In 2015, we will start to see more omens of convergence around Broadway Junction between the two kernels of gentrification that started in Williamsburg and around downtown Brooklyn. We’ve already seen faint signs – in just the past few days we’ve seen filings for new market-rate buildings near the Bushwick Avenue-Aberdeen Street stop on the L, just one away from Broadway Junction, and past Utica Avenue in Crown Heights, near the border with Brownsville. But in 2015, it will become obvious that the entirety of Bed-Stuy, Crown Heights, and Bushwick are candidates for gentrification, with the far eastern reaches becoming established territory for rental builders.
On the other side of Broadway Junction lies East New York, which looks like it will be the de Blasio administration’s first rezoning proposal. Whatever the specifics of the plan, we don’t expect to see any 80/20 buildings there any time soon – we expect all development to be subsidized outside of the usual tax abatements. The growth will be less of the mixed-income vision of inclusionary zoning – everyone will likely be subsidized, it’s just a matter of how much. The development will likely be more like a 21st century version of the post-war housing projects, but with better urbanism – everybody will be subsidized, it’s just a matter of how deeply.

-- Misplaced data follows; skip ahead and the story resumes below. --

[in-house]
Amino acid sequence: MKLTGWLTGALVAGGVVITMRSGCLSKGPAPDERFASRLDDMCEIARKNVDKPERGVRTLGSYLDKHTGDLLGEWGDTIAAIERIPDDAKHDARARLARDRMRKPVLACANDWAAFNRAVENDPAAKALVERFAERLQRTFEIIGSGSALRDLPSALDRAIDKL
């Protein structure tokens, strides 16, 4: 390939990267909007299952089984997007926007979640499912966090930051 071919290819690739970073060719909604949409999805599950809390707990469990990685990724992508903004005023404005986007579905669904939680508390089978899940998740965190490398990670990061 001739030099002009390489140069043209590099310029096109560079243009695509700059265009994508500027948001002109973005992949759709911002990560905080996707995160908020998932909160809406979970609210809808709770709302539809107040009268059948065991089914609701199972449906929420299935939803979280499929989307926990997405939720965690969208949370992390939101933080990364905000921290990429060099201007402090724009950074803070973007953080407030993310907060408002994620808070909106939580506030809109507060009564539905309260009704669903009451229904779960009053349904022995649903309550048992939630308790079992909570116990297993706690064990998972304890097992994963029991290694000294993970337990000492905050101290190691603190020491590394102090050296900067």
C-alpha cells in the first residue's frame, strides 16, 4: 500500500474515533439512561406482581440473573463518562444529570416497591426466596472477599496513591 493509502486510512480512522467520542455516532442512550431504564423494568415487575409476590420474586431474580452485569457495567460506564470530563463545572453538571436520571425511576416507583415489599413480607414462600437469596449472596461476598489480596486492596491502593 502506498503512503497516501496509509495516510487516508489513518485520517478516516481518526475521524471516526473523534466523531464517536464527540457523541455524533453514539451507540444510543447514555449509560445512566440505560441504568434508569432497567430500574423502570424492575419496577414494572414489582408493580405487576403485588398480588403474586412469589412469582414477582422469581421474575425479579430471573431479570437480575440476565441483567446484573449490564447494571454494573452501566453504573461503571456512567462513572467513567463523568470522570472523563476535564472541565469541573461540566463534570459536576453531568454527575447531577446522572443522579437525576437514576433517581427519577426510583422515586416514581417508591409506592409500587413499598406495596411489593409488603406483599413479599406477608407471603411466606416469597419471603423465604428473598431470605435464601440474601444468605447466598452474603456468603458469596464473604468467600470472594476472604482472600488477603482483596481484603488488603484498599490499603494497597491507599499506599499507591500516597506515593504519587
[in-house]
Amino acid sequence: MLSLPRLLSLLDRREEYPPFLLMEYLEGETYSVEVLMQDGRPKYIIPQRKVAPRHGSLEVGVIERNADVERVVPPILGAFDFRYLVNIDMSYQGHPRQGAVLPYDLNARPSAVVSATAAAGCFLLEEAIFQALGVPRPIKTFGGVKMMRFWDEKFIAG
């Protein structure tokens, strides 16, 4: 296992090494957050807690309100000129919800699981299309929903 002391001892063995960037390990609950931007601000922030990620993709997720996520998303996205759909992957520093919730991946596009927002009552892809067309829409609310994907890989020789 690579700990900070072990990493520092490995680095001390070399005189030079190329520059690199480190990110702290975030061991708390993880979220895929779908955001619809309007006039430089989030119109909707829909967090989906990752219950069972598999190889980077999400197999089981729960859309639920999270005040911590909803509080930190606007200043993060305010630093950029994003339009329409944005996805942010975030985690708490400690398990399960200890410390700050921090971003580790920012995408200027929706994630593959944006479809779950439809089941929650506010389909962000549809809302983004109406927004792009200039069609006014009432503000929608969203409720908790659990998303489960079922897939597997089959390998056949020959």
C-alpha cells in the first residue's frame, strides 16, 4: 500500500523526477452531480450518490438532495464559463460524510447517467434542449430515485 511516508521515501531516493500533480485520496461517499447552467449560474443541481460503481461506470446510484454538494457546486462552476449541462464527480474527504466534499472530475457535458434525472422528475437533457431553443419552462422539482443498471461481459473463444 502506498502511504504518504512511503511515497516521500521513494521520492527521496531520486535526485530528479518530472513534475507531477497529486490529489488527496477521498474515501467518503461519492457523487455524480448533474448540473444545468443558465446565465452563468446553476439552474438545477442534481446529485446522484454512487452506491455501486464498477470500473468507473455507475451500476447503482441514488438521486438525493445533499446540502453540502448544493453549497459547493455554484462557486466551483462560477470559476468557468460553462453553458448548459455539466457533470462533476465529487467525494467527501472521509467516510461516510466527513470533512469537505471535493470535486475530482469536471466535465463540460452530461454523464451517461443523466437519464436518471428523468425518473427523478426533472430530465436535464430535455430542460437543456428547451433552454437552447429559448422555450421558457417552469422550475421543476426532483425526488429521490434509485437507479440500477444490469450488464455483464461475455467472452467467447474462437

To the south, we expect to see Flatbush, Sunset Park, and Kensington emerge as fast-gentrifying neighborhoods – Flatbush as the new Prospect Lefferts Gardens, Sunset Park as the new South Slope and Greenwood Heights, and Kensington as the new Windsor Terrace. Tension over growth should be most pronounced in Flatbush, where zoning is loosest – while we expect Hello Living’s 23-story tower at 1580 Nostrand, practically in East Flatbush, to have the same stellar design and affordable prices as Eli Karp’s other projects, we also see it riling up the left-leaning elements of Flatbush proper, much as 626 Flatbush Avenue did in Prospect Lefferts Gardens.